tempestsarekind: (a sort of fairytale)
Okay, so this is going to be a "stating the obvious about Amy Pond" update, but one of the things I really like about her story, broadly speaking, is how much it's about memory. And no matter how many times the universe gets rewritten or paralleled, Amy keeps those memories, and *fights* for them - because she's Amy, because she's a time traveler, because on her first day she looks at the things she was told not to see, and remembering them saves her *and* the whole planet. She's stubborn enough to remember everyone she loves back into the world. And what we *don't* get, with Amy, is the sense that she's not *allowed* to remember - that knowledge that is learned in the Doctor's world is too dangerous for her to keep. This is what happens with Rose and Donna: if they remember, they will die. All Amy needs to do is make a bit more room in her head for a couple of extra lives.

Which is - again with the obvious - the opposite of how the Silence operate. Madame Kovarian tells River not to even bother remembering, because they've done too good a job of making her forget. I think this gives extra meaning to her blue journal: it's not just about keeping tabs on when and where she meets up with the Doctor, but about writing things down, keeping memories. So much of her life has been taken from her; small wonder that she holds on so fiercely to the memories she goes on to create. (And it's why River-as-archaeologist makes so much thematic sense, because that work is all about recovering what has been forgotten.)

It'll be interesting to see what (if anything) happens with Clara in this regard, because there does seem to be the suggestion of "knowledge = danger" in "Journey to the Centre of the TARDIS," that Clara learns something in the library that she isn't allowed to keep...but the episode ends with the suggestion that memory is still possible if you look, if you feel it - that memory ripples out, even backwards into time, even when you don't know that it has.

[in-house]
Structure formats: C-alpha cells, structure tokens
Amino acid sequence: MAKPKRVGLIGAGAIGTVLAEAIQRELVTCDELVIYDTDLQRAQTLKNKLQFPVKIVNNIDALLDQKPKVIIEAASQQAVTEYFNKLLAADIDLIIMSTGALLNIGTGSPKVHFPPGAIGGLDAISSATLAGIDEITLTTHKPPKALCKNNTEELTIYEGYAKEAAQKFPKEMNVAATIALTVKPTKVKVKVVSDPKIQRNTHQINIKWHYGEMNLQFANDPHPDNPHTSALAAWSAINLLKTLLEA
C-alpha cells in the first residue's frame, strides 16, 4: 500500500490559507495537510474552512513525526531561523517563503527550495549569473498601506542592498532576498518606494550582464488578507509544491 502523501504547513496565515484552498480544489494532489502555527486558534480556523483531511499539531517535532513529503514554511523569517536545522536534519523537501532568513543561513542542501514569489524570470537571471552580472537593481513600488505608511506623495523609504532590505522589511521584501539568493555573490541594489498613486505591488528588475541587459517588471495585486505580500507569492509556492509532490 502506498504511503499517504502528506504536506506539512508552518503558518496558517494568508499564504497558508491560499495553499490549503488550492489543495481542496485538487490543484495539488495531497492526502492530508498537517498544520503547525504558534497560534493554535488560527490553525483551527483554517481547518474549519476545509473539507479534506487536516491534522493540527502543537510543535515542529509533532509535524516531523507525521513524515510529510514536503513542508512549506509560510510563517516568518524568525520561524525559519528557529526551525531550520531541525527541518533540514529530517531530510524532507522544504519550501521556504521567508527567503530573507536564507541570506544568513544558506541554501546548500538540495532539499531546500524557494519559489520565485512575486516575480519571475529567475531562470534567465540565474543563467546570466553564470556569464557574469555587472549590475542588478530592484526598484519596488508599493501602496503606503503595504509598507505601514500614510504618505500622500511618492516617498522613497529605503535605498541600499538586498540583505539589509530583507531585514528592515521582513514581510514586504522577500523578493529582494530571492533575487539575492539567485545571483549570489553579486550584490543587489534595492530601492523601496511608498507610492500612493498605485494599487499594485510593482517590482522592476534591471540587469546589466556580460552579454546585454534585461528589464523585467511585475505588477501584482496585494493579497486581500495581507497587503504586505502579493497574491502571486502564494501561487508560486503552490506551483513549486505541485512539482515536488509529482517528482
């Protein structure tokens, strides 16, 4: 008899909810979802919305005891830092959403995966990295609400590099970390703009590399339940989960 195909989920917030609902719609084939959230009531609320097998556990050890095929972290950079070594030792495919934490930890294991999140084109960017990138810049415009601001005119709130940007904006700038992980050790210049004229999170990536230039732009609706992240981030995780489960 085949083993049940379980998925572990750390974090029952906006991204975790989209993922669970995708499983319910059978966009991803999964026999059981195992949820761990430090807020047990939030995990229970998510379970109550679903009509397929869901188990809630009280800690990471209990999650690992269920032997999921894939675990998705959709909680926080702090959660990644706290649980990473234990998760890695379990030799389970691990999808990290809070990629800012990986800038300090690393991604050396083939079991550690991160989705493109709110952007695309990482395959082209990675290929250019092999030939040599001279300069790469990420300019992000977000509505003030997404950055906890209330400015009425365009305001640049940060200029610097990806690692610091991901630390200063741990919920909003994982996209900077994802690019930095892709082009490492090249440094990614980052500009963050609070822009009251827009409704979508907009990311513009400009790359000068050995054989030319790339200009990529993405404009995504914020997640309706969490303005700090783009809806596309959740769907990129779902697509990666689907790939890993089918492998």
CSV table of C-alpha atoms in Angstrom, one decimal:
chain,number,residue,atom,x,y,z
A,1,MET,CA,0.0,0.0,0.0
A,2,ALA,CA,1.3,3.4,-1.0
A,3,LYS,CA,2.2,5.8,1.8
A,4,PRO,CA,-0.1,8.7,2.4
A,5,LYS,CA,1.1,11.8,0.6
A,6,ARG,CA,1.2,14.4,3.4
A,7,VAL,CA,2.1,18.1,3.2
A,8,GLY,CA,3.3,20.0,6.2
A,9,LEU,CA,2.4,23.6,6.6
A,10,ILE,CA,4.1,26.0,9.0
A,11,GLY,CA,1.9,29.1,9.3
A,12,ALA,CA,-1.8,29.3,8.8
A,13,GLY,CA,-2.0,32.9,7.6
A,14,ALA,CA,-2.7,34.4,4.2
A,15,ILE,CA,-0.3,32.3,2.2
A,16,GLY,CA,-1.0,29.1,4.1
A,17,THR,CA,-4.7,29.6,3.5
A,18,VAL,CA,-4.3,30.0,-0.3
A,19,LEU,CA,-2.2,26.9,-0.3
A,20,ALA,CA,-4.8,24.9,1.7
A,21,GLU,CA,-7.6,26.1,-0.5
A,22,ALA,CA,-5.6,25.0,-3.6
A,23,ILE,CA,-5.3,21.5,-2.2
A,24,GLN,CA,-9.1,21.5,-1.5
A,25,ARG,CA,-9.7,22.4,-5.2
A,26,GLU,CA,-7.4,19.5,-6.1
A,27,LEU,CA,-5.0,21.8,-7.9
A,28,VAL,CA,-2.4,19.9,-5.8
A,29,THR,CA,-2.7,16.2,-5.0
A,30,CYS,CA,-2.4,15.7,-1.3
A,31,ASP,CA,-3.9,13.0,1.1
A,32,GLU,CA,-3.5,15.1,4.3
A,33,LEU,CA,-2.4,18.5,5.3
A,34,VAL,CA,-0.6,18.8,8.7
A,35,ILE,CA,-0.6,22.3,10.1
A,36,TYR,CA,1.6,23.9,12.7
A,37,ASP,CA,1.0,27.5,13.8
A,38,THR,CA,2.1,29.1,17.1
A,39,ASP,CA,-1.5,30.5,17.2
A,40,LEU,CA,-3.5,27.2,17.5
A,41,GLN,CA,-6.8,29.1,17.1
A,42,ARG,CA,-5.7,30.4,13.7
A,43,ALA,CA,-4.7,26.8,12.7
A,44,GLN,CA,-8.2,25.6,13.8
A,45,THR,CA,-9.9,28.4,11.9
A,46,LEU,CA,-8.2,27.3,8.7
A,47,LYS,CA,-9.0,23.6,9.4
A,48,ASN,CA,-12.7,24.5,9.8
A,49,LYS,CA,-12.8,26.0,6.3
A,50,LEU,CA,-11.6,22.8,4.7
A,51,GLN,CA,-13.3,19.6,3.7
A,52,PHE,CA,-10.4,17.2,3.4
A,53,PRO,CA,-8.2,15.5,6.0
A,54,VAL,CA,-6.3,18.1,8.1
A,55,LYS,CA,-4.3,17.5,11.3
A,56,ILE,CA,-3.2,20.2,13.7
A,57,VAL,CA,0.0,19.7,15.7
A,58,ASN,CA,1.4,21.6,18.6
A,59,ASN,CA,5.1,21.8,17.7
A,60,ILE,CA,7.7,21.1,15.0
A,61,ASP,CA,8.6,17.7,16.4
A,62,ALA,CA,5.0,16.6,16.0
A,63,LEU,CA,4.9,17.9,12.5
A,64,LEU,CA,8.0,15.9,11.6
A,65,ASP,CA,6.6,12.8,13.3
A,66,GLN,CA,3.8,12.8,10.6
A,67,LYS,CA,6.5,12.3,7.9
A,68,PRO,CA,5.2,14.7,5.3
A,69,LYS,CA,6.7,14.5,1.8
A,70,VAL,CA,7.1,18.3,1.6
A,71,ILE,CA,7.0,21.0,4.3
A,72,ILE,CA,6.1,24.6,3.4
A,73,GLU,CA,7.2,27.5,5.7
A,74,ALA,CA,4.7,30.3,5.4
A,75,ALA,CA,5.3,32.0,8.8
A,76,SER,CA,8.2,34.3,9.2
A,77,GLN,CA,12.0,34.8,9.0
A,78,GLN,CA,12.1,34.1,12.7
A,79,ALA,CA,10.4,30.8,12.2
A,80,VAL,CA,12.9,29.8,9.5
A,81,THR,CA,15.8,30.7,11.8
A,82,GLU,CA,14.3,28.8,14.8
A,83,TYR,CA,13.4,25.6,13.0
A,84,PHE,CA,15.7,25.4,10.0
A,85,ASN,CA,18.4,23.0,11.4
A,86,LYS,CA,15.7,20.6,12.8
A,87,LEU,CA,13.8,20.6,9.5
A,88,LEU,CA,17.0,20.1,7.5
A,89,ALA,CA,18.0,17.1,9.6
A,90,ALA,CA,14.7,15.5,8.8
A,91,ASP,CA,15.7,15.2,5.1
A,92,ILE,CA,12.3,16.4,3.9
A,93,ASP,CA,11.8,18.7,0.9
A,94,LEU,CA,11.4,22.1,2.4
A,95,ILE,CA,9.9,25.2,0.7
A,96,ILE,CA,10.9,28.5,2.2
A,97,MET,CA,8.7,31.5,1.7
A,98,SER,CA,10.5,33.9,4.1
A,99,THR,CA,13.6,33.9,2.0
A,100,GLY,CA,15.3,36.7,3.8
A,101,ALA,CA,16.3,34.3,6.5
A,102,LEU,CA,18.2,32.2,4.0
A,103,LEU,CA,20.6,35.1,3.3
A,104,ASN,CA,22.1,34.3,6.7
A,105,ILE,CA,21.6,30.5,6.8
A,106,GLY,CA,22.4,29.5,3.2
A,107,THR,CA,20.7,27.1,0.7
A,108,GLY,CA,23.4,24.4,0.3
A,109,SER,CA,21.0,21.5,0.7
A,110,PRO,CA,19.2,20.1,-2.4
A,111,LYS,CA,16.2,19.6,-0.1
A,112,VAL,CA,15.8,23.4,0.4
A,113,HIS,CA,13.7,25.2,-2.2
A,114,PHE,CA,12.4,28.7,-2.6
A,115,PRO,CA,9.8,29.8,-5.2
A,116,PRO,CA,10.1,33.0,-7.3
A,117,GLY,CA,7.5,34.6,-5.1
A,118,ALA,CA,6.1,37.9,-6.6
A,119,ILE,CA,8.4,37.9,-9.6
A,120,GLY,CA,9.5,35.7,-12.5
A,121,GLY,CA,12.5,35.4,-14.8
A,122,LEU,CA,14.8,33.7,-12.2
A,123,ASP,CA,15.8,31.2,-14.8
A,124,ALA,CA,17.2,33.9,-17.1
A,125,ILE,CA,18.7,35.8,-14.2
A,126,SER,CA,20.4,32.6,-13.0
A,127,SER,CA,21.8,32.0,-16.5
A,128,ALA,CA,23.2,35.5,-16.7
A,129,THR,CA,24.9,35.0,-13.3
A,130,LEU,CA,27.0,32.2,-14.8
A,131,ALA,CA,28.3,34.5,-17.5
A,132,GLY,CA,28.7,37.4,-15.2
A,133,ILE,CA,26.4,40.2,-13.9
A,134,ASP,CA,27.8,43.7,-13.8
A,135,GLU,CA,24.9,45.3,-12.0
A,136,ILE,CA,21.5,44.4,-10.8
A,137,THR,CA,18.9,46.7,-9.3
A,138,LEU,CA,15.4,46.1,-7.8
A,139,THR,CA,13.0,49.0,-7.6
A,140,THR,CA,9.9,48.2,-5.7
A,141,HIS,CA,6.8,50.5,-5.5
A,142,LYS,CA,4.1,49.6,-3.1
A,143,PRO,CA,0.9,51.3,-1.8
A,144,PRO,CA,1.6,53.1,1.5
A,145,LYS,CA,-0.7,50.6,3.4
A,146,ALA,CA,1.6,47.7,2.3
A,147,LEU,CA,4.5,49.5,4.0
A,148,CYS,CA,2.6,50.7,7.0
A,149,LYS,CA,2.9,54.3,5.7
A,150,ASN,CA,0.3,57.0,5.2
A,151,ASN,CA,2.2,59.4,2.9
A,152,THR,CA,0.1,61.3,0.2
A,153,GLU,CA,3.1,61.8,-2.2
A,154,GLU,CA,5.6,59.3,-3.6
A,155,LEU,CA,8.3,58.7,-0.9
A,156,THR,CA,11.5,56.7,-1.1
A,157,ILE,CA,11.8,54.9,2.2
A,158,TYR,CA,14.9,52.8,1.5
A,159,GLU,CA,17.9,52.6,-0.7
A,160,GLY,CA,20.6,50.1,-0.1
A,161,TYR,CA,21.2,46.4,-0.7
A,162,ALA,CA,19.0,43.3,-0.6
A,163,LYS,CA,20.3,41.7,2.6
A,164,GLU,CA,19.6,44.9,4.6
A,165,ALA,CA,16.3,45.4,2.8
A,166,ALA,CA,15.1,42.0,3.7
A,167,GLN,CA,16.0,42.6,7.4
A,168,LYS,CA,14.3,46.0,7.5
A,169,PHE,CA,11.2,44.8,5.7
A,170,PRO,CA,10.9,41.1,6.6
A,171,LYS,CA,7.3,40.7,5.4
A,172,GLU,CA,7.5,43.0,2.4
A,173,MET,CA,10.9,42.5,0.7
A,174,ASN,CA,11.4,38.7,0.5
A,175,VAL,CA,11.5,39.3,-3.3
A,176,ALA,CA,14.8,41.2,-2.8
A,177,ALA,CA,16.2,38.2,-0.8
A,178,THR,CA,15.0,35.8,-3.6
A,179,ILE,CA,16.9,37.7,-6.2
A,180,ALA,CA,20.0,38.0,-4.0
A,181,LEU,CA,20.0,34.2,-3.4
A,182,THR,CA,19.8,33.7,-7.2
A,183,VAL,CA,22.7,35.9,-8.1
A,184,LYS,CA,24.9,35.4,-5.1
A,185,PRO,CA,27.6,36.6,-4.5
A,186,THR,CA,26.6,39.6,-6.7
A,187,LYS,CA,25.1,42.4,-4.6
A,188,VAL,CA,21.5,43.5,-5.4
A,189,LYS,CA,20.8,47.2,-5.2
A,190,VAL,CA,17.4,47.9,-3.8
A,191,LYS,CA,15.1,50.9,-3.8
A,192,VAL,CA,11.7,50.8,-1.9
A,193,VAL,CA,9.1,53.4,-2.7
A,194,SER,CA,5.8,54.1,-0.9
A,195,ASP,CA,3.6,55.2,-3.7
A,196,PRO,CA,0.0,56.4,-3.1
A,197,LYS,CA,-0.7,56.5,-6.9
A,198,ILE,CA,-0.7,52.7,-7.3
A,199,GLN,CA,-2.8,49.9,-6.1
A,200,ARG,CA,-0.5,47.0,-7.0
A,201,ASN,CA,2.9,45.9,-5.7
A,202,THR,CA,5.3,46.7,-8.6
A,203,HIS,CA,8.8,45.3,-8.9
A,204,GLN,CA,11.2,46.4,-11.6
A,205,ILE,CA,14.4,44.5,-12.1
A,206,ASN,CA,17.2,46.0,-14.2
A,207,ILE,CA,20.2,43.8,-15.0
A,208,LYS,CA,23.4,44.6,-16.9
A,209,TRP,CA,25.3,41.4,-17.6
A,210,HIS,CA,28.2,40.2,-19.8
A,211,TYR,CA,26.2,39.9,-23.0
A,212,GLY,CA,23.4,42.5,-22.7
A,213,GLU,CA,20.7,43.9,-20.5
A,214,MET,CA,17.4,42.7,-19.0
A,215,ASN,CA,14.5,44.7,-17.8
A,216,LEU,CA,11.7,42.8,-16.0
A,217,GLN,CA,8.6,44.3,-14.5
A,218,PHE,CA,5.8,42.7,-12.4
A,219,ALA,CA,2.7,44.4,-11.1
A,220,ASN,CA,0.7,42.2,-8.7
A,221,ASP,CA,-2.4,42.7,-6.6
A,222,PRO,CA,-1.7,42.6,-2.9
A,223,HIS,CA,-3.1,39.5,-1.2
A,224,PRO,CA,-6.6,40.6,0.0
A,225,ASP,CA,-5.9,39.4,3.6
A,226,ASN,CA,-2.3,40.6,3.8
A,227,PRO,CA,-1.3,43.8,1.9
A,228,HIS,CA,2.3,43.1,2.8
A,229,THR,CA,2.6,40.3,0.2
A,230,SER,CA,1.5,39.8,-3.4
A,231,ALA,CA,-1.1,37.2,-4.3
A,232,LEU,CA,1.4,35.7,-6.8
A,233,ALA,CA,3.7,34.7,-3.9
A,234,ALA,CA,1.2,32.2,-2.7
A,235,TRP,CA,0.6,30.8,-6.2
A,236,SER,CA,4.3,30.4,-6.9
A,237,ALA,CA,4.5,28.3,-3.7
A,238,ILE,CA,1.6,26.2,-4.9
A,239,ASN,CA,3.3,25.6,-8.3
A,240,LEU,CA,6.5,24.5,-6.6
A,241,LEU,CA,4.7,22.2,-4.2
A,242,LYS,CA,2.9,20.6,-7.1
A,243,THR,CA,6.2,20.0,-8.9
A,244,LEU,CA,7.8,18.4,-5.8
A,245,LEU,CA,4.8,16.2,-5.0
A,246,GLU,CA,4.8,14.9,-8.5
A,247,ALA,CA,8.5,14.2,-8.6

...in other TV news, I've spent a lot of time over the last week or so re-watching S1 Joan of Arcadia and weeping. I always felt like this show had a bad reputation with people who had never actually bothered to watch it, but what I was thinking this time was that I wanted more books like this show: not the "girl talks to God" part, but the part where we're looking at a loving family trying to do their best for one another (instead of the estrangement and coldness that fills so many novels), and people rise to the occasion of being the good parts of humanity even though they make mistakes and hurt others, and people are earnest and trying and gloriously messy instead of disaffected and cynical and closed-off. This is the stuff that makes books like The Bean Trees and I Capture the Castle (and yes, Tamsin) my favorites, and one of the reasons that I have a hard time finding historical fiction not written by Gillian Bradshaw (so much of the stuff that isn't about famous people - my kingdom for a Tudor-era book that doesn't involve solving a mystery and is *not* about the Henrician or Elizabethan court! - seems to be of the "life in the past was terrible and nothing ever went well for anyone" school, which is probably why I tend to read YA historical fiction instead).